As a parent, the last thing you want is for your child’s disability to affect his or her ability to succeed in the classroom. Along with the Individuals with Disabilities Education Act (IDEA), Section 504 of the Rehabilitation Act of 1973 ensures that schools receiving or benefiting from federal funding support the educational needs of a student who may have a disability that affects one or more major life activities, including, but not limited to: learning, speaking and listening, concentration, reading and writing, personal care.

The “Present Level of Academic Achievement and Functional Performance,” or PLAAFP, is the first written statement in the IEP plan should document of a child's ability and current achievement at the time the IEP is written.

The use of seclusion and restraint in schools for disciplinary and safety reasons is a difficult issue, especially in regards to severely disabled children. Part of the problem is that there is very little statutory or regulatory authority regarding what is permissible and what tools are available to educators in emergency situations. In fact, neither federal law nor the law of New Jersey contains guidance on this important issue.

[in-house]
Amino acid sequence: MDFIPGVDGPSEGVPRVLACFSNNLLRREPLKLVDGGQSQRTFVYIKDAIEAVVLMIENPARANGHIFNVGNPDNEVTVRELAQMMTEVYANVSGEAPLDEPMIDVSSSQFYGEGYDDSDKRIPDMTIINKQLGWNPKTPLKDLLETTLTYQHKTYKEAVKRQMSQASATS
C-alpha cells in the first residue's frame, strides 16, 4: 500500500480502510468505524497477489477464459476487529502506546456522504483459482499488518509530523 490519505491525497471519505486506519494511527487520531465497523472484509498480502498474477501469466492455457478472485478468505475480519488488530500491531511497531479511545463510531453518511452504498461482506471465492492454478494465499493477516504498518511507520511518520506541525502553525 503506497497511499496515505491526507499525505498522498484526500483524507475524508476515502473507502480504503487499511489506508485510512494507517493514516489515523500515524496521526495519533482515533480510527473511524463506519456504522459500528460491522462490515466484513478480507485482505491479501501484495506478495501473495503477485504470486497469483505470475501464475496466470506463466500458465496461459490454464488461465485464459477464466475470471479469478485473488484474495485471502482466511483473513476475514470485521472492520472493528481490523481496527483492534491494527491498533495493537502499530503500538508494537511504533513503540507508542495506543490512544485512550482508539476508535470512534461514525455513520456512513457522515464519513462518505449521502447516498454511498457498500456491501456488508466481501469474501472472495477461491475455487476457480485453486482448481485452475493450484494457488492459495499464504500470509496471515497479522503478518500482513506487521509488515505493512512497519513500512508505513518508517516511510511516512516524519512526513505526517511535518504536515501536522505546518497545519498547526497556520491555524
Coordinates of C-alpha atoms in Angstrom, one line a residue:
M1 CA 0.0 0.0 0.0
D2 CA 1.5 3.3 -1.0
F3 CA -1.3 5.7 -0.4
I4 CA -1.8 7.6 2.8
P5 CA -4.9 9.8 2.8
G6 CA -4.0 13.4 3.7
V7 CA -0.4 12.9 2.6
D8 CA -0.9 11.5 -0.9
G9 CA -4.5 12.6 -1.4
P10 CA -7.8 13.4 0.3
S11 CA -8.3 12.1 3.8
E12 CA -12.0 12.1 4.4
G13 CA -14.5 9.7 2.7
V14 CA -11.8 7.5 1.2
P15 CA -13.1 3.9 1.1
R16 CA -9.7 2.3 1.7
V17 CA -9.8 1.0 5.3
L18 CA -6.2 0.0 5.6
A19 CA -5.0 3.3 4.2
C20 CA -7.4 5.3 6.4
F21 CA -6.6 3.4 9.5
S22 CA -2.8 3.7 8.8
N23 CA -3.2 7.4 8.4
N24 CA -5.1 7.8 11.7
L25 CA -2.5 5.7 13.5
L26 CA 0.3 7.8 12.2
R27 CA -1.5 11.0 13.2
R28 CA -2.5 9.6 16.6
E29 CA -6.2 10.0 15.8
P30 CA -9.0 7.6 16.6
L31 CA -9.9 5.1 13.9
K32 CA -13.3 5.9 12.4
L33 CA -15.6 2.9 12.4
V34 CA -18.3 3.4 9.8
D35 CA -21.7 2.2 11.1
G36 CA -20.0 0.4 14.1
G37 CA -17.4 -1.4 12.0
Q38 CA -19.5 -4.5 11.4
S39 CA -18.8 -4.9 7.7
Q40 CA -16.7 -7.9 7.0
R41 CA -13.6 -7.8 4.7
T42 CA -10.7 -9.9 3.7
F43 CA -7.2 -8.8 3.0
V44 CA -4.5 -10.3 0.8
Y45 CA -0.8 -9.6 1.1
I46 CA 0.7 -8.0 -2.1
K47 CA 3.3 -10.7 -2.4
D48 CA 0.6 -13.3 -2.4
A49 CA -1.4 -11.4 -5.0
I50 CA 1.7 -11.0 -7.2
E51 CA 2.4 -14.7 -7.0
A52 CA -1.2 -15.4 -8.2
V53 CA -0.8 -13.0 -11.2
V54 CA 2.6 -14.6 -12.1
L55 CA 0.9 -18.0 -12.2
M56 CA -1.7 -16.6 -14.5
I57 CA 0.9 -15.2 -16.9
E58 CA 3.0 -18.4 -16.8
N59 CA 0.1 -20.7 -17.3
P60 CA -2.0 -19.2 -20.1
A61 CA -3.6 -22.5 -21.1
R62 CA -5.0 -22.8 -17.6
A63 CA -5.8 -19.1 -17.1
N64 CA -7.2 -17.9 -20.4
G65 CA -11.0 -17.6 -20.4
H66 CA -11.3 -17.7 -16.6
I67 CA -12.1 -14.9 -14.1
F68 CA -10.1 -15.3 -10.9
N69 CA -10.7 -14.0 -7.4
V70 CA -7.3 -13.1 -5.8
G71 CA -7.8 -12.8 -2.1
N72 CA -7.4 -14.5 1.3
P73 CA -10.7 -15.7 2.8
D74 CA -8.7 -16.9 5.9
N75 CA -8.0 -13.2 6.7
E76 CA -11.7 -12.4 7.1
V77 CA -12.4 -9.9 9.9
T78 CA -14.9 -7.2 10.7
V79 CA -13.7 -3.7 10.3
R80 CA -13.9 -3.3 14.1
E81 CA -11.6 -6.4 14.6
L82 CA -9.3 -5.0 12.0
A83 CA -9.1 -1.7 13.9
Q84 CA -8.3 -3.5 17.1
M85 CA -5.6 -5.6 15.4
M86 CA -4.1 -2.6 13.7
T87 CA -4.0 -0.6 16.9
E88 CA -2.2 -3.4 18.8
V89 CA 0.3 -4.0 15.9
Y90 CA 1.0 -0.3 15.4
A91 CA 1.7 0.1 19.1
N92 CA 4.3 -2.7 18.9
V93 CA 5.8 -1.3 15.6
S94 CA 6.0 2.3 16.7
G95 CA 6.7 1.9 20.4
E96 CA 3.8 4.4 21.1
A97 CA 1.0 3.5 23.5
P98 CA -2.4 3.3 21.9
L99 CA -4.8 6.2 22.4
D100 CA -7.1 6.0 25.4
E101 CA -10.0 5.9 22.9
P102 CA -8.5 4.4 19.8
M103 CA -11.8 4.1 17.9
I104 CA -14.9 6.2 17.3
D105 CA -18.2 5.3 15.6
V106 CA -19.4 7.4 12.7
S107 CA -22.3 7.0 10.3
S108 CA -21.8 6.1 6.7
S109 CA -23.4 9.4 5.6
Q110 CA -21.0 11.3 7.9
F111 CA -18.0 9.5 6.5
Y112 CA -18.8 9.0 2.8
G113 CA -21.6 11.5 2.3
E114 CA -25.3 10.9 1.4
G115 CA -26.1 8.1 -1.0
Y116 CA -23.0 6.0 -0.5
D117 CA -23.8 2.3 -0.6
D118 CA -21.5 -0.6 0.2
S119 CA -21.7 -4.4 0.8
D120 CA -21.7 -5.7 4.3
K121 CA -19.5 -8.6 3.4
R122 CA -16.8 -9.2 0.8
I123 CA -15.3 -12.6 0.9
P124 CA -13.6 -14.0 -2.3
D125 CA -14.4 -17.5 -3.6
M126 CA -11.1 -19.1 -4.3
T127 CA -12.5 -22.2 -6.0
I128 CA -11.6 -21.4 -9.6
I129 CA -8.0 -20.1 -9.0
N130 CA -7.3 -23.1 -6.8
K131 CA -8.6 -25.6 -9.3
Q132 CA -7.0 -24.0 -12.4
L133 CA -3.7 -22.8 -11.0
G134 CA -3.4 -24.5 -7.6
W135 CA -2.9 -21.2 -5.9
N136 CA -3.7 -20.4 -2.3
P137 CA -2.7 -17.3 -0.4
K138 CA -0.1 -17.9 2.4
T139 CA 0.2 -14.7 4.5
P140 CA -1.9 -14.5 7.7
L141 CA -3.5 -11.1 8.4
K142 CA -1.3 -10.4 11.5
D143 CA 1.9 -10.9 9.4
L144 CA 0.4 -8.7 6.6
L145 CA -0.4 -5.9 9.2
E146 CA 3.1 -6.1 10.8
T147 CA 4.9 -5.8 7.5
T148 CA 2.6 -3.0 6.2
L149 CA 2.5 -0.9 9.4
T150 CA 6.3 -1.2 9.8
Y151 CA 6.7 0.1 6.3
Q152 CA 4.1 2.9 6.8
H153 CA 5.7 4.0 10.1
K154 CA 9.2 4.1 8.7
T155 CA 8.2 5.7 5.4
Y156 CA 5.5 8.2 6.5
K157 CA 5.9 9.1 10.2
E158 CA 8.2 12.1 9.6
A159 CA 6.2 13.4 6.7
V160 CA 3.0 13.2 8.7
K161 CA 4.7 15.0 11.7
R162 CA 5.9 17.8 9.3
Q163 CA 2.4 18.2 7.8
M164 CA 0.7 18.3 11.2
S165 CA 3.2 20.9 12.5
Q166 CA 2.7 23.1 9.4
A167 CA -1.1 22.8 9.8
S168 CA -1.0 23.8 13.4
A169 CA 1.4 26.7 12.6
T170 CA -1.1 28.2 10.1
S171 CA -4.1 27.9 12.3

The concept of “least restrictive environment” is a core element of the Individuals with Disabilities Education Improvements Act (IDEIA), and was a fairly revolutionary concept when embraced in its predecessor, the Individuals with Disabilities Education Act (IDEA). Stated simply, it is the idea that a child with a disability should receive as much of his or her education as possible in a typical classroom and should only be educated separately to the extent that his or her disabilities make it absolutely necessary.

Monday, 21 April 2014 00:00

Knowing When to Get Your Child the Help He or She Needs

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There is a wide range of severity among different childhood disabilities. Many conditions may not be readily apparent and may take years to identify and diagnose. But that does not make those disabilities any less challenging for the children and parents who live with them every day. Furthermore, it does not diminish the benefits a child living with a disability can receive from a free and appropriate public education.

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